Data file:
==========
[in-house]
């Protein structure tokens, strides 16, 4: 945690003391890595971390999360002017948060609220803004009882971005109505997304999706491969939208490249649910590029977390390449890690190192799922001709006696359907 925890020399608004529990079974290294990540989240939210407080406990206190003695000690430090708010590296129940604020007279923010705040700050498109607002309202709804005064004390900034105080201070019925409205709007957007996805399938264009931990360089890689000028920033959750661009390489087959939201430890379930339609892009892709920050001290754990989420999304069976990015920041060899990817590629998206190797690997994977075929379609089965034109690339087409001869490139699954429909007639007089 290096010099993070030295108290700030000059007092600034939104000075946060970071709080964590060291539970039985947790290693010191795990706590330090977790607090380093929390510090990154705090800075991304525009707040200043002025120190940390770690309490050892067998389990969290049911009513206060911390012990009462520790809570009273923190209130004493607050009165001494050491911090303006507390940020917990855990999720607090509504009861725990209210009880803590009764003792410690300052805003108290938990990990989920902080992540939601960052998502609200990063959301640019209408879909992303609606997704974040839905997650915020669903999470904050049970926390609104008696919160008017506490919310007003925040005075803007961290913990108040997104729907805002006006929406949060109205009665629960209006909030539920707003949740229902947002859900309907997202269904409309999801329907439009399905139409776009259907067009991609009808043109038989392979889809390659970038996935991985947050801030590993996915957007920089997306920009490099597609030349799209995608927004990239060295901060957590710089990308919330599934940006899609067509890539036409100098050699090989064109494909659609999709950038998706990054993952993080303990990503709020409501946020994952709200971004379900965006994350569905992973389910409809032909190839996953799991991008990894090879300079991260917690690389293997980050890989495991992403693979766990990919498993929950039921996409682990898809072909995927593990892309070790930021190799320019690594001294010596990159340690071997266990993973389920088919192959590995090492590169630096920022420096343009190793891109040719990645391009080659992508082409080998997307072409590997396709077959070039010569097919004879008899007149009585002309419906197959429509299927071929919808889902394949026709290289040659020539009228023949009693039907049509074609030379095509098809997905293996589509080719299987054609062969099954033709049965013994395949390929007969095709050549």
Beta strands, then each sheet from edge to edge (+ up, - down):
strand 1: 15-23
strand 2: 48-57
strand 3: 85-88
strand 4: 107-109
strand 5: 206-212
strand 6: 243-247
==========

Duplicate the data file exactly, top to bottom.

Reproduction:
[in-house]
């Protein structure tokens, strides 16, 4: 945690003391890595971390999360002017948060609220803004009882971005109505997304999706491969939208490249649910590029977390390449890690190192799922001709006696359907 925890020399608004529990079974290294990540989240939210407080406990206190003695000690430090708010590296129940604020007279923010705040700050498109607002309202709804005064004390900034105080201070019925409205709007957007996805399938264009931990360089890689000028920033959750661009390489087959939201430890379930339609892009892709920050001290754990989420999304069976990015920041060899990817590629998206190797690997994977075929379609089965034109690339087409001869490139699954429909007639007089 290096010099993070030295108290700030000059007092600034939104000075946060970071709080964590060291539970039985947790290693010191795990706590330090977790607090380093929390510090990154705090800075991304525009707040200043002025120190940390770690309490050892067998389990969290049911009513206060911390012990009462520790809570009273923190209130004493607050009165001494050491911090303006507390940020917990855990999720607090509504009861725990209210009880803590009764003792410690300052805003108290938990990990989920902080992540939601960052998502609200990063959301640019209408879909992303609606997704974040839905997650915020669903999470904050049970926390609104008696919160008017506490919310007003925040005075803007961290913990108040997104729907805002006006929406949060109205009665629960209006909030539920707003949740229902947002859900309907997202269904409309999801329907439009399905139409776009259907067009991609009808043109038989392979889809390659970038996935991985947050801030590993996915957007920089997306920009490099597609030349799209995608927004990239060295901060957590710089990308919330599934940006899609067509890539036409100098050699090989064109494909659609999709950038998706990054993952993080303990990503709020409501946020994952709200971004379900965006994350569905992973389910409809032909190839996953799991991008990894090879300079991260917690690389293997980050890989495991992403693979766990990919498993929950039921996409682990898809072909995927593990892309070790930021190799320019690594001294010596990159340690071997266990993973389920088919192959590995090492590169630096920022420096343009190793891109040719990645391009080659992508082409080998997307072409590997396709077959070039010569097919004879008899007149009585002309419906197959429509299927071929919808889902394949026709290289040659020539009228023949009693039907049509074609030379095509098809997905293996589509080719299987054609062969099954033709049965013994395949390929007969095709050549």
Beta strands, then each sheet from edge to edge (+ up, - down):
strand 1: 15-23
strand 2: 48-57
strand 3: 85-88
strand 4: 107-109
strand 5: 206-212
strand 6: 243-247